El efecto regional de la política monetaria. El caso de la política monetaria del Banco Central Europeo

  1. Helena Domínguez Torres
Supervised by:
  1. Luis Angel Hierro Recio Director

Defence university: Universidad de Sevilla

Year of defence: 2020

  1. Santiago Carbó Valverde Chair
  2. Luis Palma Martos Secretary
  3. Javier José Peréz García Committee member
  4. Carlos Javier Rodríguez Fuentes Committee member
  5. António Portugal Duarte Committee member

Type: Thesis

Teseo: 634271 DIALNET lock_openIdus editor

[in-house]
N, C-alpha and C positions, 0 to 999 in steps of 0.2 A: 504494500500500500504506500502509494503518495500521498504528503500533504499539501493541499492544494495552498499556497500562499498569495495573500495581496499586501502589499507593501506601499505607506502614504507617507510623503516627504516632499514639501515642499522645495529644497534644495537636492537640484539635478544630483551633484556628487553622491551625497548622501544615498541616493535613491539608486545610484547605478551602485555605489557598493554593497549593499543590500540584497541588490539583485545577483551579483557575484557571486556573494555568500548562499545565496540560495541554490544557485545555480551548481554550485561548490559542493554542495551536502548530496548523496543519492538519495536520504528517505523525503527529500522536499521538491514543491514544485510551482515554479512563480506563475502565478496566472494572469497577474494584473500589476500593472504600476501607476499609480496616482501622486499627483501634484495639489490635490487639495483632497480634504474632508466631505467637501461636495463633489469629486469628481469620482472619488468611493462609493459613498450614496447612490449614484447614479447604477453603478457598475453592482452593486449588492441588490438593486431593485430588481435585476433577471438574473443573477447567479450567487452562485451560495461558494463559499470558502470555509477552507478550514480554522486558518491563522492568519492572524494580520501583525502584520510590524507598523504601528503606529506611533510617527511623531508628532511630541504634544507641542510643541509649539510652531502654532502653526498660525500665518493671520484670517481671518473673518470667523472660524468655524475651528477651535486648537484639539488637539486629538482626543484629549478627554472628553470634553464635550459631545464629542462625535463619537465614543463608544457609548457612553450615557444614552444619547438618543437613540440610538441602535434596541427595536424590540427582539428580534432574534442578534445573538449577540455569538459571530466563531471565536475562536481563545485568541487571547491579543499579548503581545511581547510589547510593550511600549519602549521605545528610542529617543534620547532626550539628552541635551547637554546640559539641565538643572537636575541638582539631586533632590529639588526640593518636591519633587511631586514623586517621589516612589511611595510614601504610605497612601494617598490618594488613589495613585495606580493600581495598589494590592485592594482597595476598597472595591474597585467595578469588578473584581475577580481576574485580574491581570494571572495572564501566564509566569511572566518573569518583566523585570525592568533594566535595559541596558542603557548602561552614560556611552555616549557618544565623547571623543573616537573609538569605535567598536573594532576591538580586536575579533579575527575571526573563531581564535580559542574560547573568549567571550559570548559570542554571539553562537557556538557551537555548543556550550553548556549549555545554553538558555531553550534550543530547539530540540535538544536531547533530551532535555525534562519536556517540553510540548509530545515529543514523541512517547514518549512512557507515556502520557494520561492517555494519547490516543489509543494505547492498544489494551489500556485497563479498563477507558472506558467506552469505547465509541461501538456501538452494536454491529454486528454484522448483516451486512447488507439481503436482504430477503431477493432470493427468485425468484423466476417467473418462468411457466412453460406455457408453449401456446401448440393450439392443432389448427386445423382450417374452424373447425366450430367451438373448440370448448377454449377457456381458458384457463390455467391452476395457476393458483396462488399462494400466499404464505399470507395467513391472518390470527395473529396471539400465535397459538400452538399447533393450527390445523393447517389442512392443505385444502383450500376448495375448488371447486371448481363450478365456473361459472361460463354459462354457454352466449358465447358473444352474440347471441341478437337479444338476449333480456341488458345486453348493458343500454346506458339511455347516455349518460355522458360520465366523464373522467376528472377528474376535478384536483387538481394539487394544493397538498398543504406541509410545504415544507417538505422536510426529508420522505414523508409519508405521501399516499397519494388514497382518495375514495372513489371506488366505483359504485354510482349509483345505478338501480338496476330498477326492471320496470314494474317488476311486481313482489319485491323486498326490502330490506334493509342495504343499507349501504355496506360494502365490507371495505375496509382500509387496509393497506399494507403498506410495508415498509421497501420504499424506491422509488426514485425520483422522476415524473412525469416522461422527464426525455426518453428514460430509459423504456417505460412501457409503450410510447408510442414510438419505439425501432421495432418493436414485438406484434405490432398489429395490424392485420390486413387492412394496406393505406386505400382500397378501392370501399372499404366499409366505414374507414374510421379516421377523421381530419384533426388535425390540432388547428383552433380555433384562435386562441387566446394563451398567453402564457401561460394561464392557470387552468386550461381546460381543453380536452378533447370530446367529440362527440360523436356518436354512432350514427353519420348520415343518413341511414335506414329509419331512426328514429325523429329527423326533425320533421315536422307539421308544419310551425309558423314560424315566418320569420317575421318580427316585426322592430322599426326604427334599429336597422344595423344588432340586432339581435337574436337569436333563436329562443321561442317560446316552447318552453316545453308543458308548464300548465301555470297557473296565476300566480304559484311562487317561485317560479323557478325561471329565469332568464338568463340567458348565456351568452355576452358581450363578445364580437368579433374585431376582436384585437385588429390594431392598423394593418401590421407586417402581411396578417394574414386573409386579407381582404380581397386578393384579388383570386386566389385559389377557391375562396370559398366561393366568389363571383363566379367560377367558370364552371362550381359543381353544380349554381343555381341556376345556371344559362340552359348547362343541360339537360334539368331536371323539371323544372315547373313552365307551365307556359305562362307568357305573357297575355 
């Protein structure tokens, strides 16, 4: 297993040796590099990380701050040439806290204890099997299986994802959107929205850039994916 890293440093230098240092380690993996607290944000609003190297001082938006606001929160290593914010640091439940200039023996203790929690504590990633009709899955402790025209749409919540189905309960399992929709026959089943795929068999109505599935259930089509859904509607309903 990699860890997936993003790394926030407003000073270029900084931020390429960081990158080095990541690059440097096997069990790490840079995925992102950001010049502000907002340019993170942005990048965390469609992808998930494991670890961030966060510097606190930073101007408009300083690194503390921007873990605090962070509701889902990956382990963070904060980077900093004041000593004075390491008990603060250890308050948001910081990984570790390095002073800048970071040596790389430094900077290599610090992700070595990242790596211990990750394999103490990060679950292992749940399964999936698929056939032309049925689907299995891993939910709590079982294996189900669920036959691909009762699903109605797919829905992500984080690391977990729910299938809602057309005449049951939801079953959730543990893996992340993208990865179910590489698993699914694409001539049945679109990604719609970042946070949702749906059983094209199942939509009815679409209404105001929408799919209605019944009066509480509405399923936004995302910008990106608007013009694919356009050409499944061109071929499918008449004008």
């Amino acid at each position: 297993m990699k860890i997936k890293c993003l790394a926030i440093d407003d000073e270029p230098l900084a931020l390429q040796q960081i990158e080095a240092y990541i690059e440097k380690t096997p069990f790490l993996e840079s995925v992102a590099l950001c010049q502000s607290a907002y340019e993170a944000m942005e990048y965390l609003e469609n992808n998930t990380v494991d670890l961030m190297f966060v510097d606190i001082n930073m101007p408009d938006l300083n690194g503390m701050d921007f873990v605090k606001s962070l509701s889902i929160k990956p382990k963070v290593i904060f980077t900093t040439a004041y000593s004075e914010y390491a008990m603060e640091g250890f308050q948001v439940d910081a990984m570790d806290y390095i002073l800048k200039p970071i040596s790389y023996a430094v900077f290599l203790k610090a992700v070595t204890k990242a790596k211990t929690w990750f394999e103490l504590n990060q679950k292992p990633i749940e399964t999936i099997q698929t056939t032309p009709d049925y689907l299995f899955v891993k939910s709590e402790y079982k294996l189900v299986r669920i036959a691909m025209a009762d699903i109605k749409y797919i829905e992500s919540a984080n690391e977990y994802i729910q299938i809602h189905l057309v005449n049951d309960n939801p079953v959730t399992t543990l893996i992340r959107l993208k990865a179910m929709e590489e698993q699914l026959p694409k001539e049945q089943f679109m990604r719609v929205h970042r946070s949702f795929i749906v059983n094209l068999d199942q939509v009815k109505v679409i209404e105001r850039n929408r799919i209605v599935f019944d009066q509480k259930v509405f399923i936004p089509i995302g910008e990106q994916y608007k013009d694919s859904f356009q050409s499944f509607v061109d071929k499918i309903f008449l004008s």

The territorial impact of monetary policy on economic activity has been confirmed by numerous empirical studies since the 1970s. However, recent evidence has failed to be translated into a set of results that provide a comprehensive picture of the extent to which territorial differences impact the effects of monetary policy and the factors which give rise to such heterogeneity. This is due to the existence of a wide range of estimates which result from the analysis of very diverse geographical, temporal and economic contexts, in addition to the use of a wide variety of methodological dimensions whose impact on results is not evident. In its first part, this doctoral thesis looks at the studies belonging to the branch of literature that examines the territorial effects of monetary policy on economic activity. The objective is therefore to structure the available empirical evidence in order to determine the current state of the art by means of a threefold perspective which: (1) explores the different methodological dimensions employed by these studies while pinpointing, as far as possible, their impact on the results obtained; (2) determines how conclusive the available empirical evidence for the monetary unions studied actually is, and (3) structures the existing evidence in relation to the factors that affect the territorial effects of monetary policy. The second part of this doctoral thesis focuses on conducting an empirical analysis of the impact of European Central Bank (ECB) monetary policy on the economic activity of eurozone countries. Through this analysis, monetary spatiality is studied in three different periods: (1) conventional monetary policy; (2) transitory unconventional monetary policy applied during the economic crisis, and (3) quantitative easing monetary policy in the post-crisis era. To this aim, autoregressive vector, cluster analysis, and analysis of variance techniques are used. By combining these three methods it is possible: (1) to examine the degree of heterogeneity in the economic effects of the ECB's monetary policy across the countries that make up the eurozone; (2) analyse and quantify the similarities and divergences between such impacts and, accordingly, identify the existence of blocks of countries, and (3) identify which factors shape the blocks identified. From the results found in the literature analysis, the conclusion is that monetary policy has a differentiated territorial impact. This conclusion is found to hold irrespective of the methodological features implemented and of the type of monetary union analysed. However, several methodological features have been found to generate inconclusive or biased evidence regarding the territorial patterns obtained. A series of elements giving rise to this territorial heterogeneity in the effects of monetary policy are also identified, although it should be pointed out that this issue is yet to be comprehensively addressed in the literature. For its part, the empirical analysis confirms the existence of heterogeneity in the effects that the ECB's monetary policy exerts on the economies of the countries that make up the eurozone. It also identifies a segmentation of countries depending on the magnitude of these effects. The configuration of this segmentation and the economic policy implications derived from it vary according to the period and type of monetary policy analysed. Thus, two clusters are identified in terms of production in the period of conventional monetary policy. Although production reacts in the expected direction in both blocks, the cluster comprising Spain, Luxembourg, Greece, and Finland exhibits a hyper-reactive pattern, which seems to be driven by the structural singularities of each of these countries. With regard to the period of transitory unconventional monetary policy, three clusters are identified in terms of production. Despite this, the monetary policy implemented does succeed in reactivating economic activity only for the block composed of Germany, Austria, Belgium, France, and Finland. The configuration of the clusters in this period seems to be driven by the level of stress in the sovereign debt markets and the strength of the banking system. Finally, in the period of quantitative easing, territorial differences in terms of production are diluted. Thereby, all the countries analysed are included in the same block, with the exception of Ireland. The conclusion is therefore that monetary clusters can either operate in favour of monetary policy, as is the case in the period of conventional monetary policy, prove to be scarcely relevant, as in the period of quantitative easing, or reflect priority problems.